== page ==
I don't think regular linux users realise the importance of a good UI to make linux go mainstream and be accessible. No UI for the firewall, no UI for scheduled jobs (CRON), no UI to give the right permissions to enable some script to execute. Lots of acronym based commands that are anything but intuitive.
As is, my experience of linux is that it is a "RTFM or die" system.
 and also the python 2 vs python 3 thing, which technically isn't linux's fault but that I wouldn't have to deal with if I could use .net. This was my first experience with python and I lost two hours on a bug to realise that python 2 wasn't compatible with SNI. And then you have several versions of python installed and to run anything you have to specify the right version and sub-version of python in the command. This was an awful experience.
It's much, much better than it was 10 years ago. You can even use C# these days!   
I think that's basically where we're at and will continue to be at with desktop Linux because essentially the 'internal' problems are all solved now. Ubuntu boots and installs from a CD/USB in about seven clicks (all of which are either typing a name, language, or clicking forward).
A Linux user has no need to play around with RDP just as a Windows user has no need to play around with X11. I think it's unfair to expect mutual compatibility there.
If you're waiting for that, it will never happen, because effectively you're asking for Windows userspace running on the Linux kernel. A bit like asking for windows games on Linux - WINE exists, but native will always be better.
FWIW, I think the Windows IOT that's made for RPi will be a big disappointment for most people - as the expectation would be "regular Windows, compatible with Anything and Everything, just running on RPi" versus the reality of "something that loosely resembles Windows, but severely limited". In this, I believe that it's better to dive into a Linux distro (the NOOBS one should make stuff easier) - there's a learning curve, but you're not getting sidetracked by the expectation of "runs on desktop Windows, why is it refusing to run here?"
The UI for iptables/ipfw should be on Raspian and is called "Firewall Builder"
Cron is taken care of here: https://blog.bartbania.com/linux-2/cron-jobs-with-gui/
Right clicking a script file should give you Properties, where you can select Execute permission.
There's a critical need to attract more UX designers and testers to something like Raspbian, and I think the Raspberry Pi Foundation is in a good position to do that.
What VM host software are you using? If it's VirtualBox, just install the guest additions and use it through there.
RDP is really a Microsoft-only protocol. It's better on Windows than VNC because AFAIK it's just sending draw calls across the wire. I'm not sure what XRDP does.
You may actually have a better experience on a Pi 2 or 3, because of the way Raspbian is set up to run by default.
TeamViewer has a native linux build, which works well: https://www.teamviewer.com/en/download/linux/
Not sure why you'd want to use Wine.
I could also have used VNC but I much prefer the RDP experience, in particular being able to share the clipboard with the local machine and to copy text and files.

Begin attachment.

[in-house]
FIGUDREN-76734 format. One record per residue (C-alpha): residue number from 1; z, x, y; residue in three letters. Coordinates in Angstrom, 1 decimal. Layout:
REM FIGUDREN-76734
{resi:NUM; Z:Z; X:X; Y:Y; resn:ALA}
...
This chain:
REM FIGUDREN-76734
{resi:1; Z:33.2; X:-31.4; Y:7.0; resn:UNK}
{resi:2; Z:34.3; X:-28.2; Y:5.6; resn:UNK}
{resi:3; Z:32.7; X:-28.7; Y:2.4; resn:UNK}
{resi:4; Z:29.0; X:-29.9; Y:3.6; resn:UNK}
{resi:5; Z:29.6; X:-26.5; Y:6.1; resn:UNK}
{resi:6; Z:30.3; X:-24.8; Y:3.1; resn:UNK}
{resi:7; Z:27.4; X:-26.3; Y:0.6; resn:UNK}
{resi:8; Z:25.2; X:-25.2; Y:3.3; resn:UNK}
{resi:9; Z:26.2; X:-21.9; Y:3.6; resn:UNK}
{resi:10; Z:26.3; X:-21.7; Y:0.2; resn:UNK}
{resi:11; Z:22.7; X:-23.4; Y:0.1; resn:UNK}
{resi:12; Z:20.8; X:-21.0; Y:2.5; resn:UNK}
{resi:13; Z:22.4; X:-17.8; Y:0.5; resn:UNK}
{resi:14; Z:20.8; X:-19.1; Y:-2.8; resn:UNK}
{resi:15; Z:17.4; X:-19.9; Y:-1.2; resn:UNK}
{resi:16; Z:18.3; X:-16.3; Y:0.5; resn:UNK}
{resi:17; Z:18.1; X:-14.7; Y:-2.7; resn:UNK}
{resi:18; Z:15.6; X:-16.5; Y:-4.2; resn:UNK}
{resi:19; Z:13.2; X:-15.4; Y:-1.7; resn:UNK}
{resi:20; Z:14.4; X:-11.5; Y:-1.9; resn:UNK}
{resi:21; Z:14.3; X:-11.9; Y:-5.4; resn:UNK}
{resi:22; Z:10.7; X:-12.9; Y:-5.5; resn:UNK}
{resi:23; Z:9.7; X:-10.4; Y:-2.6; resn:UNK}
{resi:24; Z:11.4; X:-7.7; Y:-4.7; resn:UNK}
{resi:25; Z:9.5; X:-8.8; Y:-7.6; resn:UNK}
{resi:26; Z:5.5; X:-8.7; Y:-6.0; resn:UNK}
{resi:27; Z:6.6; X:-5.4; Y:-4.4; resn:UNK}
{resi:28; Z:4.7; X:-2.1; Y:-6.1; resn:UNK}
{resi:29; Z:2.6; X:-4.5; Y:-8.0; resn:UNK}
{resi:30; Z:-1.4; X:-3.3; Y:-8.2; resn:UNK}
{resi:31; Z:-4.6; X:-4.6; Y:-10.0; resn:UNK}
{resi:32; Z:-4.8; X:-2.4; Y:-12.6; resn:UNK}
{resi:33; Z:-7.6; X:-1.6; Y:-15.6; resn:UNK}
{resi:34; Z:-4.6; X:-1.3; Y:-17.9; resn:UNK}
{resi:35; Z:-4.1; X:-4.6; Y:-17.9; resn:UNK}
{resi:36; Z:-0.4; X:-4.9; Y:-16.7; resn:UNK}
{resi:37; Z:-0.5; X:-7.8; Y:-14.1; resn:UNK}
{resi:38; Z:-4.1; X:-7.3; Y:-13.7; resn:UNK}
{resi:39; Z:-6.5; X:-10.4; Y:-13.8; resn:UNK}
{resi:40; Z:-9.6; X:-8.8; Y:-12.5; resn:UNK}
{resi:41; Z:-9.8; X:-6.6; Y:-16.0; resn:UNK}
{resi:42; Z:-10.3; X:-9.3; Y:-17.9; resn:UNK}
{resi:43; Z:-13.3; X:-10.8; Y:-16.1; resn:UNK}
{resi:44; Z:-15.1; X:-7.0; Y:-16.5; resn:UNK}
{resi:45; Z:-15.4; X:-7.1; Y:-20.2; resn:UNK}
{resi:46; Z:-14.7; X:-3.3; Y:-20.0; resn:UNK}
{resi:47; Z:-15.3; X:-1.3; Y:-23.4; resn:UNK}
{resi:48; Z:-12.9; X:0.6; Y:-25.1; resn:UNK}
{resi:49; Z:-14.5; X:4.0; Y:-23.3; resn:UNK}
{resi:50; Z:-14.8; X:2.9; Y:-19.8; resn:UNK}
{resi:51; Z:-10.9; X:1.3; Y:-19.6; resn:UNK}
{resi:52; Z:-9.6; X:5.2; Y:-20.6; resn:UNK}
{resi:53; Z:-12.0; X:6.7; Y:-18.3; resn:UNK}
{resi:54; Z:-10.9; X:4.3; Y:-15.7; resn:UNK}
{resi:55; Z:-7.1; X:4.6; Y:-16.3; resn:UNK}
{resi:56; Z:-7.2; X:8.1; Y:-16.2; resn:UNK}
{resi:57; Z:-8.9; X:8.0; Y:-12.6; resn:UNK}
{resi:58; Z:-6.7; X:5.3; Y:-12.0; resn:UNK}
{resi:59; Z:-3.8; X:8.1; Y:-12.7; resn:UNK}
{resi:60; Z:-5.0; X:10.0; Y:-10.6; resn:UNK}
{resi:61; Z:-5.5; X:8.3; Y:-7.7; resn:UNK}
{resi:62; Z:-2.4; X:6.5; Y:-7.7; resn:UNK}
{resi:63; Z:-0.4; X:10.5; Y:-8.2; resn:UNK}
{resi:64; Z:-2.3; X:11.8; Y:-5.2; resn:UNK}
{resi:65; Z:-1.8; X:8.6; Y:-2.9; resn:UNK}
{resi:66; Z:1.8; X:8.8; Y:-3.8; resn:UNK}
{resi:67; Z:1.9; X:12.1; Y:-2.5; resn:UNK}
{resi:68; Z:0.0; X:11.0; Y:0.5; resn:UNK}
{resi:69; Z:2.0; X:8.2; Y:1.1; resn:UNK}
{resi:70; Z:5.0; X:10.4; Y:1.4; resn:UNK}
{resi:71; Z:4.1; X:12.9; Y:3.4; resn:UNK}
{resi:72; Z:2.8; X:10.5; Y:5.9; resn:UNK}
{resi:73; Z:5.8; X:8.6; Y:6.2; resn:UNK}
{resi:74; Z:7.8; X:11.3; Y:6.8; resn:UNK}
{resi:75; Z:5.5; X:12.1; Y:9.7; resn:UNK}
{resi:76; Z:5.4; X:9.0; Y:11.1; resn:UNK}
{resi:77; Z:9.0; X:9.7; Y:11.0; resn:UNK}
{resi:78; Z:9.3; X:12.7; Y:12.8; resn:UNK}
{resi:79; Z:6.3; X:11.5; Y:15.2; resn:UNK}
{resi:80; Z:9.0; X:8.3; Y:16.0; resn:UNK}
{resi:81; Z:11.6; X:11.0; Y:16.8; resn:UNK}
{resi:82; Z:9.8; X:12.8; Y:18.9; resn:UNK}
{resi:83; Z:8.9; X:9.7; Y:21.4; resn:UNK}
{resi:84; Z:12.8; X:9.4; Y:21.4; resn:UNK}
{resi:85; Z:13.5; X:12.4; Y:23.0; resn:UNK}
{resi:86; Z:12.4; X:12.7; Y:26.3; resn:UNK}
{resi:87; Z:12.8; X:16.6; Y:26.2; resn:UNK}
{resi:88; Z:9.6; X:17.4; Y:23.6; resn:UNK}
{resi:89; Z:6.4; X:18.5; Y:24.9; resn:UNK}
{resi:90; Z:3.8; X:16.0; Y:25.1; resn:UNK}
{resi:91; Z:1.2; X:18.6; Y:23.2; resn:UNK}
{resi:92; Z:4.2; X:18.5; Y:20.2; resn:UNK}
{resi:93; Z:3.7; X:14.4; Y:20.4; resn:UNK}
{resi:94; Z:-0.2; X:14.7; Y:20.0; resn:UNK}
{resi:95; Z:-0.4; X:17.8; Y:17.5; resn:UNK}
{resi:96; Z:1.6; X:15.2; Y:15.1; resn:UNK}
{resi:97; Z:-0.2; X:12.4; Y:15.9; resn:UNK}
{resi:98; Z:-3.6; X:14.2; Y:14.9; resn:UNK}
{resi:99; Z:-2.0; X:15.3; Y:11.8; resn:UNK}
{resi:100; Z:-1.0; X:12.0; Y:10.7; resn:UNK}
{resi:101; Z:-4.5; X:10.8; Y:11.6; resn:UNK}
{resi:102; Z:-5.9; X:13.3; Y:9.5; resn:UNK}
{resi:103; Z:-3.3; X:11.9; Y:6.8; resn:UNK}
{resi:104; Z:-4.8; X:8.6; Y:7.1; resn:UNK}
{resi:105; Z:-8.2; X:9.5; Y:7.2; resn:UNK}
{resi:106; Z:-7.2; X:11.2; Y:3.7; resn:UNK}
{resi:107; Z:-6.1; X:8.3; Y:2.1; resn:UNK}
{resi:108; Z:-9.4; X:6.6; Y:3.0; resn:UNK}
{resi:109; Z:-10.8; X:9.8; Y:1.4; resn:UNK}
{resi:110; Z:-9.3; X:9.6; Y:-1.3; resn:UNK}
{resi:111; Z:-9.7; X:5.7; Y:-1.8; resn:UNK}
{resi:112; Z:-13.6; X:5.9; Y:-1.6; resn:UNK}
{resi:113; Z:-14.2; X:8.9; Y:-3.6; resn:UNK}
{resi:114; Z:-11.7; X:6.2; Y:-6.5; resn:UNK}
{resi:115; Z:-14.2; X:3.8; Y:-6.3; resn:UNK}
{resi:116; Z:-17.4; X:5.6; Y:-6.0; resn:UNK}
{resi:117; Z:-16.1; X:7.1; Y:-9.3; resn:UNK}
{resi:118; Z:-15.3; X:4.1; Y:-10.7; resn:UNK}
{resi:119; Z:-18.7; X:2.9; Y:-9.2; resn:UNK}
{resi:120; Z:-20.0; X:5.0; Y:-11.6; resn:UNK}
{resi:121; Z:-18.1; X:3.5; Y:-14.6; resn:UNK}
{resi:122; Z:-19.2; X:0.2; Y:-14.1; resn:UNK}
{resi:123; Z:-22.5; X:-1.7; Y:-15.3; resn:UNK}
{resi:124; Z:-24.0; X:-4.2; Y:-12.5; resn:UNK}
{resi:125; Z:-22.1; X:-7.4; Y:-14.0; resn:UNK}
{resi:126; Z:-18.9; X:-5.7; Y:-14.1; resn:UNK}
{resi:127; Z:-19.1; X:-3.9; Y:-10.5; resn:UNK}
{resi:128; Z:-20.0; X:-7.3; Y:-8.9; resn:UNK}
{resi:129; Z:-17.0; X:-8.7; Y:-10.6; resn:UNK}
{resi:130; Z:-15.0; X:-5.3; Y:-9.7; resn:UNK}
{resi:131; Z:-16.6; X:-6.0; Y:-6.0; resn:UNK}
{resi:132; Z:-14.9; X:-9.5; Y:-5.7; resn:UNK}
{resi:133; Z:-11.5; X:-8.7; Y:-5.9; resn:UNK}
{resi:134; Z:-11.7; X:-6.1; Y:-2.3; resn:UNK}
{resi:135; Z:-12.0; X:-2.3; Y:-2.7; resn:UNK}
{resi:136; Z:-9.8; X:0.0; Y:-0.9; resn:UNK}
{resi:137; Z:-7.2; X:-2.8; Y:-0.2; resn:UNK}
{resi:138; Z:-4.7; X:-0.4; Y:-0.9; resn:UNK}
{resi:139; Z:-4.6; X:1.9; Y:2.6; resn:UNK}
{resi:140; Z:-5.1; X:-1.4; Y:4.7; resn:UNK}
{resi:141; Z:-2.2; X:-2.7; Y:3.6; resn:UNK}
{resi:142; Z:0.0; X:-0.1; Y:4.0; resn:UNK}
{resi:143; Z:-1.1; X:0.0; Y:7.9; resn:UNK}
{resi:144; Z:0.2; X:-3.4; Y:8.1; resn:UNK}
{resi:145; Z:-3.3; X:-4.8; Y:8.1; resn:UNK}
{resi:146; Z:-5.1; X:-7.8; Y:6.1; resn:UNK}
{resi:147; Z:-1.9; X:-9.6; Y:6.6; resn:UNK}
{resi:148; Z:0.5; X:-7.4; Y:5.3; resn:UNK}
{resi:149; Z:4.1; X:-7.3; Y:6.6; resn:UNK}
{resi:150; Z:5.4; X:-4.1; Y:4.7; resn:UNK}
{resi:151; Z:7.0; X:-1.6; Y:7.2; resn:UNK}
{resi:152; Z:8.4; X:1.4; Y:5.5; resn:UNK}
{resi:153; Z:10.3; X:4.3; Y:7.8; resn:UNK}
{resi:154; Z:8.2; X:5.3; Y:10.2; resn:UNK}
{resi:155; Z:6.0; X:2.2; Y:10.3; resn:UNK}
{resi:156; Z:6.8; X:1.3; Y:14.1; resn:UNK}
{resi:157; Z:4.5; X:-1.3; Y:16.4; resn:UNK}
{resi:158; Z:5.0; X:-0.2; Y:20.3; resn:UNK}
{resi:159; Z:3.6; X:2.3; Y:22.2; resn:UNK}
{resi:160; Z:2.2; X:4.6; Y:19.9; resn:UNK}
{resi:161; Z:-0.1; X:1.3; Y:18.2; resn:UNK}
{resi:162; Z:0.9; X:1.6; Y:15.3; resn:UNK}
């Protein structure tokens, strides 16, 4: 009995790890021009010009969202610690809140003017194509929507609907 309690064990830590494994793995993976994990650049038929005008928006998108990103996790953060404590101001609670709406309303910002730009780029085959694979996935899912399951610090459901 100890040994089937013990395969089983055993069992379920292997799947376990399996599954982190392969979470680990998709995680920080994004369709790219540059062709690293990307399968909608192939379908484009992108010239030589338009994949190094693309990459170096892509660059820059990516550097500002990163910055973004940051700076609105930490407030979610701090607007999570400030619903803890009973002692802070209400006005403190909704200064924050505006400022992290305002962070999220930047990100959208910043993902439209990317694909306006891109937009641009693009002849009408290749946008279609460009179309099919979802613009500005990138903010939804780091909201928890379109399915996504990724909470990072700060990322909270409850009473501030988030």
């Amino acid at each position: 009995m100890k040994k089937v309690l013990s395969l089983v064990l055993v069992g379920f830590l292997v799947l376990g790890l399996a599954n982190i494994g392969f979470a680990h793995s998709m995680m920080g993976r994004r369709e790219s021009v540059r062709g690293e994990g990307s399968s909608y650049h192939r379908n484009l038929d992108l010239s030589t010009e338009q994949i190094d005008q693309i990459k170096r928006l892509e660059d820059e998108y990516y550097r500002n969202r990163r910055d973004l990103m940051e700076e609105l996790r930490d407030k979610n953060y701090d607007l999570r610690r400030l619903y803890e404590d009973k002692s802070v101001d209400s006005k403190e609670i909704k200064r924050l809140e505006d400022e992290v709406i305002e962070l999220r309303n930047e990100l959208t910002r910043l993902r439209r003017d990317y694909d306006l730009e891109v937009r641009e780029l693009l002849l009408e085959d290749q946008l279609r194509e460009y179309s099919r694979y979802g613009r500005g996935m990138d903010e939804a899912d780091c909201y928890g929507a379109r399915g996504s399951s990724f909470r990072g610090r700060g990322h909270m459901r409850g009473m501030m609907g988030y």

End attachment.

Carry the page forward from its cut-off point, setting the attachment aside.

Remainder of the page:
VirtualBox also does clipboard and file sharing, but only with the Guest Additions (only tested under a recent Ubuntu).
I don't mean to be too snarky about it, but it's a different environment and you're complaining that it's not as easy as the one you're familiar with. "Intuitive" is difficult to quantify; the Windows interface has changed repeatedly in the 7 -> 8 -> 10 era while the basic command line interface hasn't, so once you learn it it's not likely to be obsoleted. There are Linux UIs with all of the stuff you mention - GNOME has always targeted that market.
.NET has its own versioning pain with the .NET frameworks across different versions of Windows. I think it will eventually become more popular on Linux, but only once trust of Microsoft has slowly been rebuilt. Having an open source System.Windows.Forms would help too.
(Professionally I'm a Windows CE developer at the moment, which is a little weird from a Linux background)
And a more than ideal system would give you the way to go from GUI to scripting easily. I.e. in any control panel you would have a button at the top that if you click, will make some command windows appear below the current window, which would show you the command line equivalent of anything that you do using the GUI.
I am not arguing against having a scriptable OS. I am saying that a GUI makes things a lot easier to understand intuitively, being able to observe the state of the system visually and making it clear what are all the possible options from a given point.
You should check out this link - production quality OpenSSH for Windows planned for H1 2016.
The dedicated hardware uses a mixture of Flash and battery-backed SRAM to provide a crash- and powerloss-resistant transaction system.
PS. and you can apparently use .NET on Linux anyway (Mono) - here's an example of interfacing with I2C sensors: http://blog.mshmelev.com/2013/06/connecting-raspberry-pi-and...
Your suggestion of Mono goes the right way, I think: using a familiar language in an unfamiliar environment could help with the initial confusion.
I also looked at commercial alternatives but I wanted it to call one of my web services and that's not what these IoT devices typically do.